The "20 Queries" Heuristic
A scientific database cannot be everything to everyone. Jim Gray came up with the “20 queries” heuristic. What are the 20 most important questions the researchers want the data system to answer?1
Five questions are not enough to see a broader pattern, and 100 questions would dilute focus. Also, the relative information in queries ranked by importance is likely to be logarithmic – a “long tail” distribution. Thus, you’re not likely to get five times more information collecting 100 versus 20 queries.
The goal of this step in a design process is to bridge the semantic gap between the vocabulary used in the scientific domain and the schema of the database, and to help domain scientists and database engineers discuss design trade-offs that result in performance trade-offs.
I went through this exercise for an existing database, that of the Materials Project (MP).2 MP has a discussion forum3, which has been active for a few years. Tens of threads have over a thousand views each. I went through the threads, sorted by descending view count, to pick out 20 queries posed.
Obviously, many of the found queries are residual queries, that is, queries that post authors were not able to answer clearly using MP’s existing interface. However, some of the queries were straightforward to answer via the existing system, as evidenced by replies to those posts. In either case, the queries I picked are a collection both sought by users of the system and viewed by many other active or potential users.
I focused on queries not about the methodology of data collection, but about obtaining data, including metadata pertaining to understood methodology, e.g. parameter values supplied to programmatic methods.
I collected approximately 20 queries – I stopped myself at 24. Some I formatted as questions, other as stated desires/intentions. I then tried to identify clusters and thus intended query patterns. I identified six clusters4, and I removed one query as a duplicate of another. Here are my results:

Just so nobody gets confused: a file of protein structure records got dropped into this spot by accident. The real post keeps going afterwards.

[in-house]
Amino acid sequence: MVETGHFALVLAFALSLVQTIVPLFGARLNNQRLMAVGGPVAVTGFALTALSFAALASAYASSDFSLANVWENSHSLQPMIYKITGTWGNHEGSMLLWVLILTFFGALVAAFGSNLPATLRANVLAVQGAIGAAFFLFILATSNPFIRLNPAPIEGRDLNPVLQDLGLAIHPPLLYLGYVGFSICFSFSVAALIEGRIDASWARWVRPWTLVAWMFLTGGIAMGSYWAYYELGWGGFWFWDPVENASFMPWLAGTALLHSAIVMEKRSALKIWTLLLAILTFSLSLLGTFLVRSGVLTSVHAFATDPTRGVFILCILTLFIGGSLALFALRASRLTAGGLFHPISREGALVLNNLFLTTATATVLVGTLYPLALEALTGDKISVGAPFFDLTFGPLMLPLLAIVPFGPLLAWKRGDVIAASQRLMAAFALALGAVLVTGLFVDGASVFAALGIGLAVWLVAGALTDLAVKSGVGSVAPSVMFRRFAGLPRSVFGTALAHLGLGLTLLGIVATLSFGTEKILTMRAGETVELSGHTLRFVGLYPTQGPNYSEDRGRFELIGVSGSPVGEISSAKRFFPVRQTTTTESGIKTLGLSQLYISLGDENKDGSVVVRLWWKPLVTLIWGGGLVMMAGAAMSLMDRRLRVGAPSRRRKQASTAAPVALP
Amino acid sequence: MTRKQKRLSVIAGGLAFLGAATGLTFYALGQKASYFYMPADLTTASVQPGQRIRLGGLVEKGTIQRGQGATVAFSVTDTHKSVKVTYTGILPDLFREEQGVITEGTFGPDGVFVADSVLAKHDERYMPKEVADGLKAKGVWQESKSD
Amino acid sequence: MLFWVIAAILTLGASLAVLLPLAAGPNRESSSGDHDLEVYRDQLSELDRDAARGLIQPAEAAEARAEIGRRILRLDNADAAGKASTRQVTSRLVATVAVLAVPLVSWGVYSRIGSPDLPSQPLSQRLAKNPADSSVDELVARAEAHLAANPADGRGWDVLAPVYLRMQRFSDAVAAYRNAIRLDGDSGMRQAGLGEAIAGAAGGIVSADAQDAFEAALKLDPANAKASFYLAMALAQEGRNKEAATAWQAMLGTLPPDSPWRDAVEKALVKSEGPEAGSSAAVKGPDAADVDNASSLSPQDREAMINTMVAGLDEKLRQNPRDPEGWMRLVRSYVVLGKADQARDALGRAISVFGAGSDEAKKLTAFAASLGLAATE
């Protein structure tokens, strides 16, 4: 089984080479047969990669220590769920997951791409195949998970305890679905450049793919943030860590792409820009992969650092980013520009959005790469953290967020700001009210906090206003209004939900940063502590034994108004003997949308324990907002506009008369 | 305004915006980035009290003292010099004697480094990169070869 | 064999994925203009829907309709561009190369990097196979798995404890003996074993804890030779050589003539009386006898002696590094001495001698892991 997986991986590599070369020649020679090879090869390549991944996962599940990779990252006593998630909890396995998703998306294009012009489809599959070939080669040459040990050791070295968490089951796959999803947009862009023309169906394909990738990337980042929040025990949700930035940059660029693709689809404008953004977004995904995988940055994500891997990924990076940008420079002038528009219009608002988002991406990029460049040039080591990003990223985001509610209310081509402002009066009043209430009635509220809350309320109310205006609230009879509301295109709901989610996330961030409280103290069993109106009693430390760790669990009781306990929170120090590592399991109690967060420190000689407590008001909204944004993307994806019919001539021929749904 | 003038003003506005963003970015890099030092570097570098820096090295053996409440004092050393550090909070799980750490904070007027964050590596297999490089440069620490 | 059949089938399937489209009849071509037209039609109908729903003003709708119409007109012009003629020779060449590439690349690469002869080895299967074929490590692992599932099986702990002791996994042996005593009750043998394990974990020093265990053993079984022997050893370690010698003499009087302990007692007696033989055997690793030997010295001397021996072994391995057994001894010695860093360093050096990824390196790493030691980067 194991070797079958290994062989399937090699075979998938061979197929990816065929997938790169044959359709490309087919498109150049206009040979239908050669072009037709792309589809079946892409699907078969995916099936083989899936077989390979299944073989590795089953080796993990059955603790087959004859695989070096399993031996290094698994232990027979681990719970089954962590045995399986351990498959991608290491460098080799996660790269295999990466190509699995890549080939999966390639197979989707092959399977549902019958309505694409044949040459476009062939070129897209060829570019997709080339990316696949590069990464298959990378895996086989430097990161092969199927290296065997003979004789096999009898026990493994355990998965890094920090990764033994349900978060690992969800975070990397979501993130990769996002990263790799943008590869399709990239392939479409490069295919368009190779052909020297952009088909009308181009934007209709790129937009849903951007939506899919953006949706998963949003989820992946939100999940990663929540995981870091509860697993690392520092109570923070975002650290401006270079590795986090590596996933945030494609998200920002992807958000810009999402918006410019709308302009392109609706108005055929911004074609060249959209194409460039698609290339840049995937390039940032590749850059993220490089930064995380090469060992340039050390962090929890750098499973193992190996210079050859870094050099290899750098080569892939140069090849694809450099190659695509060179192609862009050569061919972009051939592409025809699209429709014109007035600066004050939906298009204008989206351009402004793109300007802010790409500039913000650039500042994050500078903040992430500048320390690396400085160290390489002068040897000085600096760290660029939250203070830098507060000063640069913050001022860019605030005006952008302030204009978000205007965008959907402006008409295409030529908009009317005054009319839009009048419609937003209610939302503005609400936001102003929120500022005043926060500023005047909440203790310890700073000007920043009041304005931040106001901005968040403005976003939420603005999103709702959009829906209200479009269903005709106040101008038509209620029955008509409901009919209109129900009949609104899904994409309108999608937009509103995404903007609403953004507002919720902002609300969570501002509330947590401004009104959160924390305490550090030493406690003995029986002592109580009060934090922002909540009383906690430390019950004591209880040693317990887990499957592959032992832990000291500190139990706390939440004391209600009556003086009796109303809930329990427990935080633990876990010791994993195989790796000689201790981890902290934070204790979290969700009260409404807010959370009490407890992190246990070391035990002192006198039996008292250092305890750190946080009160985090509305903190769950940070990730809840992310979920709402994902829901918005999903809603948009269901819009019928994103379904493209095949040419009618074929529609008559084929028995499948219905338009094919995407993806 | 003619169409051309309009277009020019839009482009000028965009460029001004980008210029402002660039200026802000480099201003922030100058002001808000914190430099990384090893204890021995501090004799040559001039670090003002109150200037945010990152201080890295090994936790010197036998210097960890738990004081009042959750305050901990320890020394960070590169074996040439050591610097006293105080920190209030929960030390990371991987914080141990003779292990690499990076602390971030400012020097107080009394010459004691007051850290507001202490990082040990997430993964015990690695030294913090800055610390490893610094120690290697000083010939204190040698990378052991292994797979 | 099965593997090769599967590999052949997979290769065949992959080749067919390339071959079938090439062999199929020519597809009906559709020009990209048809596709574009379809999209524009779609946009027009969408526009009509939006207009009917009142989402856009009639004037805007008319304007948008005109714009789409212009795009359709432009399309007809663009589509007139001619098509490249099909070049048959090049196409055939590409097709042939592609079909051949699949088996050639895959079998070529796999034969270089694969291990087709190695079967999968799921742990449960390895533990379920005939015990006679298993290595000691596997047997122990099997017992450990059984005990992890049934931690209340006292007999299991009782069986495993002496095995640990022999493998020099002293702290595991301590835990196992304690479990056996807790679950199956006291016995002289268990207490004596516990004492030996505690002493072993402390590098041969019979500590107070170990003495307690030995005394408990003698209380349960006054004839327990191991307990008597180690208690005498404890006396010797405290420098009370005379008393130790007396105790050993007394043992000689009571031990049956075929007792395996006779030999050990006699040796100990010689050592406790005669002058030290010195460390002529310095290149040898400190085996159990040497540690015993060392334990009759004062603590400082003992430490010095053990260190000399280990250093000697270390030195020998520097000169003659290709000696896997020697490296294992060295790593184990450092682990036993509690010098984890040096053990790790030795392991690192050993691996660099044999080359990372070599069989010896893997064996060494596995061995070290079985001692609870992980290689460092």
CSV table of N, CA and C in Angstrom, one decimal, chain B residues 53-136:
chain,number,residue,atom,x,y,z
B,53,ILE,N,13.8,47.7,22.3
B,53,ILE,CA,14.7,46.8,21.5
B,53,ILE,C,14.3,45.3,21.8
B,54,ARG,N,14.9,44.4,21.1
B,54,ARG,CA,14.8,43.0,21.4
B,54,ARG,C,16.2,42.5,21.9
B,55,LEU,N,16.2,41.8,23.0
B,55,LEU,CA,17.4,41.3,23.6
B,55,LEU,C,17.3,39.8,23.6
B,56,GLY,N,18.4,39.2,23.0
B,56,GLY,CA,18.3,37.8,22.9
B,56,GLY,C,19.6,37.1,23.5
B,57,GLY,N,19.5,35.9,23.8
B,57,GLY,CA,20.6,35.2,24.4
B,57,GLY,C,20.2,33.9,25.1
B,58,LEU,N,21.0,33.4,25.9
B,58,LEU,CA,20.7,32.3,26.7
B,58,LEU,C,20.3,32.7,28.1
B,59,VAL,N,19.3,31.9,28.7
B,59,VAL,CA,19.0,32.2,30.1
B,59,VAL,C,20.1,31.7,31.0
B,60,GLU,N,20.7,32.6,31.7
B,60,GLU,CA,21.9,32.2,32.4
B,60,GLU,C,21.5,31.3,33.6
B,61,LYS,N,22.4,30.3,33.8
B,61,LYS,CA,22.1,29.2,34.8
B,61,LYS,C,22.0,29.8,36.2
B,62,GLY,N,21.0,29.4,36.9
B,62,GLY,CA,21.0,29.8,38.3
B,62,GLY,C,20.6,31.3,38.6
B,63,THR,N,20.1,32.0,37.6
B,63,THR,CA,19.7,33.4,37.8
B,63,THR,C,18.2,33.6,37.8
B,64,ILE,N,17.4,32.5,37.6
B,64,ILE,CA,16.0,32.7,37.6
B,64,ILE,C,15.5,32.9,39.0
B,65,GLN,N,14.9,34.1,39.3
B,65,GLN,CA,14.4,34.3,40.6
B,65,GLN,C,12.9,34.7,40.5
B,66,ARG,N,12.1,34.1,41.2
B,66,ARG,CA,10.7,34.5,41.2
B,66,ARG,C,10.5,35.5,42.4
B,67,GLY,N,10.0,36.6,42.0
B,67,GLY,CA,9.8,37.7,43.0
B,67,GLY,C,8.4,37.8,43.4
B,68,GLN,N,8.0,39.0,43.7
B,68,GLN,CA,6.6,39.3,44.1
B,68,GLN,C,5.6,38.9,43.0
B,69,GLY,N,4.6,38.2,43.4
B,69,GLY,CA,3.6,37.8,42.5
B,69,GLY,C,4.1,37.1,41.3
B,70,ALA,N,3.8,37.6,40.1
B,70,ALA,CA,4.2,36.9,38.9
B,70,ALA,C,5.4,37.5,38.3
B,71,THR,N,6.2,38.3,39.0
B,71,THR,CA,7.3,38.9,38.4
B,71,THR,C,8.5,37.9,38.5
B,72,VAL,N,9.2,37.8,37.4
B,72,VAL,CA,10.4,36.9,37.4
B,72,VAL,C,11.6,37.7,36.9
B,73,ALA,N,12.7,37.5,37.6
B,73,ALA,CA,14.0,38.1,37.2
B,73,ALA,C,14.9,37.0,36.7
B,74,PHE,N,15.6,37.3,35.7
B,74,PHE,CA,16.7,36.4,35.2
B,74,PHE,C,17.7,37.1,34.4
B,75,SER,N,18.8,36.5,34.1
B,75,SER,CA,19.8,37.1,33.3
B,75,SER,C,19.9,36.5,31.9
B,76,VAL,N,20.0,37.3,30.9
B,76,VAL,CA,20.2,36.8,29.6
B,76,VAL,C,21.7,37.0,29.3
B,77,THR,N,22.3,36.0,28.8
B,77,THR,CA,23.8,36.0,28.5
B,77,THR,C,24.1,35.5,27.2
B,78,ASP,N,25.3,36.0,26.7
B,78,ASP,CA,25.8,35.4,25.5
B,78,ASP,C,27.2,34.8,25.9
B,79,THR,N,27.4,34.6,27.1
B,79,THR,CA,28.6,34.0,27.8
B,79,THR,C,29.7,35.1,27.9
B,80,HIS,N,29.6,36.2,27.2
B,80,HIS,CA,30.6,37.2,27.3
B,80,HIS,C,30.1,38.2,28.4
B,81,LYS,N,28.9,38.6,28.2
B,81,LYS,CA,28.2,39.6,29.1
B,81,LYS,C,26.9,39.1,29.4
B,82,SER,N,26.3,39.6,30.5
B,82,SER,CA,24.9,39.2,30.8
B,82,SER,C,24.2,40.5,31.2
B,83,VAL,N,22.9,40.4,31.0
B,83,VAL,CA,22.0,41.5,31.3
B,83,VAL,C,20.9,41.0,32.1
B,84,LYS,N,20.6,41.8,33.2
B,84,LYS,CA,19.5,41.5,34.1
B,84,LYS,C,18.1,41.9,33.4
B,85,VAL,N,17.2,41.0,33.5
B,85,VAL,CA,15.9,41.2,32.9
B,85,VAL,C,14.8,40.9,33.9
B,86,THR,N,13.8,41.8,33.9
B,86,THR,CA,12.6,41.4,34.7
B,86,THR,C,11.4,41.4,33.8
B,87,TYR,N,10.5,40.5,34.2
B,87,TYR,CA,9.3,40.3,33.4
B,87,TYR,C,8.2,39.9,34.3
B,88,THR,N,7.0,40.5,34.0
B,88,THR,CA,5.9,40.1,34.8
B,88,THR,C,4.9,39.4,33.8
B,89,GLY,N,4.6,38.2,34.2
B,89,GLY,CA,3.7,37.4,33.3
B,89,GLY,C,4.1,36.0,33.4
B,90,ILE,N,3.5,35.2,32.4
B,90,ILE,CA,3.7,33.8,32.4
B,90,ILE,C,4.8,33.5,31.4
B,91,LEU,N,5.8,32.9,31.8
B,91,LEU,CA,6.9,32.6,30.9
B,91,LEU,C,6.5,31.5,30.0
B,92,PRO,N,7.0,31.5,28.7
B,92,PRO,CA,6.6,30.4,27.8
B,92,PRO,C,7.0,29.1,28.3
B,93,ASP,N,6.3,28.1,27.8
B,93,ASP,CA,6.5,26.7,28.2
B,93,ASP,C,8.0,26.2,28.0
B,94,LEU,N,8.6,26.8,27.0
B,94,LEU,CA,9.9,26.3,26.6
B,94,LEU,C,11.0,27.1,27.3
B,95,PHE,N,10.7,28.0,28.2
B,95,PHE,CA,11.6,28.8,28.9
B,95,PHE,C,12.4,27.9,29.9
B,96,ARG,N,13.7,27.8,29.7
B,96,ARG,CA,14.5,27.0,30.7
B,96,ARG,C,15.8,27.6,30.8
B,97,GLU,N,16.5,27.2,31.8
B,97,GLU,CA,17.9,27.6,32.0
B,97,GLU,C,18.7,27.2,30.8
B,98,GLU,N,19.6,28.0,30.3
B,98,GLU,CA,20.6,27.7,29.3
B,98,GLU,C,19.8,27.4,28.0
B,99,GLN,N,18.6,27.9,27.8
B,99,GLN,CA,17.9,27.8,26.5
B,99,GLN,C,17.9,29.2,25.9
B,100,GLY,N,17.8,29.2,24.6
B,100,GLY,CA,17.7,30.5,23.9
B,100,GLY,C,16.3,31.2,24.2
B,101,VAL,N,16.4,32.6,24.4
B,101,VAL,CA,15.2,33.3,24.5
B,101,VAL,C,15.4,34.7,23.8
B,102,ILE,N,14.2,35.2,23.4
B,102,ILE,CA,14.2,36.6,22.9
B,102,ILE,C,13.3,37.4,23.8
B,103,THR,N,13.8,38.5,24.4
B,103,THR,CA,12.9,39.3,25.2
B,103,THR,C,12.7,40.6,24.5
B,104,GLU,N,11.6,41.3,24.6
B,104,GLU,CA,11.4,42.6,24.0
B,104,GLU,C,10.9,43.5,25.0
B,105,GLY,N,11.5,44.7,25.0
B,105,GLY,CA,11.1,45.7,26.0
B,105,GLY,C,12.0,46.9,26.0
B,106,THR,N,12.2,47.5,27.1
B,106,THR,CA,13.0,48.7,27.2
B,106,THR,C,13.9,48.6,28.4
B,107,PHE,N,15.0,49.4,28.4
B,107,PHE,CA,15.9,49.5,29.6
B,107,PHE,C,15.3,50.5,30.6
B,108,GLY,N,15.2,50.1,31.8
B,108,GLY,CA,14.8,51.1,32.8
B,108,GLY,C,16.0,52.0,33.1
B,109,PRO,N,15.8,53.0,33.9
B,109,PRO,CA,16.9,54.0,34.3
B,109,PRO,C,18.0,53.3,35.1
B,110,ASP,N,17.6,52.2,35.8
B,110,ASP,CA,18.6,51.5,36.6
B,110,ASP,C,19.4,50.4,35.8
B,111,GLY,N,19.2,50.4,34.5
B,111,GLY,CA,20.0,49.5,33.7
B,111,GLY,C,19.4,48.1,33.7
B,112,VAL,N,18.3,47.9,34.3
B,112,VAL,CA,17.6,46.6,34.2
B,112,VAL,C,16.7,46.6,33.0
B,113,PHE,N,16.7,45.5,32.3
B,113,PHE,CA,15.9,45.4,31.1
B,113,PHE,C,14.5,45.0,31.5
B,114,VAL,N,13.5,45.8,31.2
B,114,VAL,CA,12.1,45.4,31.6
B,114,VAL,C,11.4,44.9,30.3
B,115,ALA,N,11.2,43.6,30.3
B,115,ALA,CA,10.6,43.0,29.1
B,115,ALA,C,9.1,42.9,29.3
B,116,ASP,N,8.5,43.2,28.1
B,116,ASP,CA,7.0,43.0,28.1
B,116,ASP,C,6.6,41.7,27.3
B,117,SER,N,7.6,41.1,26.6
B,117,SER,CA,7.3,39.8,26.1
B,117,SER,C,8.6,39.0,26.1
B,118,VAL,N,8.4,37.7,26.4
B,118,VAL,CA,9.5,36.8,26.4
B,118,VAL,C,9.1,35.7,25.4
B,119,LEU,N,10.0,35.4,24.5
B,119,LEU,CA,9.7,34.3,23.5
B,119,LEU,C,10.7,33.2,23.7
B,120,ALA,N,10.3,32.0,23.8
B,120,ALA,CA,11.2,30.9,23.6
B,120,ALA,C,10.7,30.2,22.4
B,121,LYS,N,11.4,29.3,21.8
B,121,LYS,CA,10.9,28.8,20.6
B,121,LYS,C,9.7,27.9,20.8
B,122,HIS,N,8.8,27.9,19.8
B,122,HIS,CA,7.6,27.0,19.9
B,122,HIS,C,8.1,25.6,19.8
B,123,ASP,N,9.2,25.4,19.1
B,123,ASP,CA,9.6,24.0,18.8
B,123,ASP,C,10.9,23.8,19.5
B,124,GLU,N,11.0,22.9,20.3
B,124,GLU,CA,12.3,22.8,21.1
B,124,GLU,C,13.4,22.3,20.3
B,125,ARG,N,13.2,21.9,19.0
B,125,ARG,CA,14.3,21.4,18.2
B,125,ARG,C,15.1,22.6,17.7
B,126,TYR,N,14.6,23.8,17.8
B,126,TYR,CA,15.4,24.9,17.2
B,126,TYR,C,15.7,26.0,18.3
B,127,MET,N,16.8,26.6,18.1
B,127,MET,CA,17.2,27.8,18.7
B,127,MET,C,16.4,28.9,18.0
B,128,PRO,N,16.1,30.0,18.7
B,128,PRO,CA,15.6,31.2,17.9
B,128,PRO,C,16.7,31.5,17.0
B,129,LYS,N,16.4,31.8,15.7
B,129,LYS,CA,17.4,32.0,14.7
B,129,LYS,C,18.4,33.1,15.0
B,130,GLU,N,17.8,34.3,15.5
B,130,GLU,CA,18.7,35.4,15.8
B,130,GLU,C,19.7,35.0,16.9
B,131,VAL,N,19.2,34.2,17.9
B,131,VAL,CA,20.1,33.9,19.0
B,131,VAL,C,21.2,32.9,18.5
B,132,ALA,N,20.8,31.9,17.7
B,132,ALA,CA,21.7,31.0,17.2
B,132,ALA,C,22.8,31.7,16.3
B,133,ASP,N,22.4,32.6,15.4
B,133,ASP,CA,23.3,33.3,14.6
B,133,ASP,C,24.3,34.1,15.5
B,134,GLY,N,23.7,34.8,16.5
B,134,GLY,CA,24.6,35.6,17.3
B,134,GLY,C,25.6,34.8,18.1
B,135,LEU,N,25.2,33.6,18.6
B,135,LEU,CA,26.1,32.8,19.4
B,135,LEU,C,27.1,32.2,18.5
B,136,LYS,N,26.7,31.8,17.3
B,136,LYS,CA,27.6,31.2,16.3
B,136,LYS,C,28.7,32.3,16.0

labels/comments to discover what properties are available and what they mean
- What is the stability of this material with respect to decomposition?
- I want magnetic properties of materials (e.g. total_magnetization).
- I want to compare elasticity, like shear or bulk modulus, to density, to make a plot, so in excel form.
- What are the meanings of the components of Structures? Like what is a “matrix”?
- Which structures have been experimentally verified?
named restriction classes of materials
- What materials belong to the Zintl phase?
- What are the formation energies of sulfides, fluorides, and oxides?
- I want perovskite material data.
- What is the structure-property metadata for the 941 piezoelectric materials in de Jong et al.’s 2015 paper?
entity types different than materials but related in applications
- I want data on batteries that contain a material by ID, or by chemical composition.
- I want XYZ files for a bunch of Li-ion battery electrolyte molecules.
- I want the INCAR file that was used to optimize a structure (from the blessed Task).
- What is the KPOINTS file used for the bandstructure calculation of GaP (mp-2490)?
data to a spreadsheet (tsv,csv) format
- How can I get basic information about Li-containing compounds above the hull, to a spreadsheet?
- I want results sorted by increasing stability (decreasing e_above_hull).
- How do I download a few properties, like density and energy, for all compounds, for input to machine learning?
complex literal types
- I am looking for XRD patterns of Co-Pd compounds.
- I want dielectric tensor data.
- What are CIF files for the different polymorphs of formula X?
- What is the CIF for VO2 of space group P21/C?
queries involving multiple values for a property/attribute
- What materials have a band gap between 0.5 and 1.2 eV?
- What materials are in the chemical system of Ge, Se, and O (so including binaries and pure elements)?
- I want formation energies, etc. for materials with both Ti and O and nothing else.
This is only one step in a design process, but I hope this example helps you better understand the “20 queries” heuristic and how you might apply it to your work in designing data systems appropriate for domain specialists.
Szalay and Blakeley, “Gray’s Laws: Database-centric Computing in Science”, in The Fourth Paradigm : Data-Intensive Scientific Discovery. Microsoft Research, 2009. ↩︎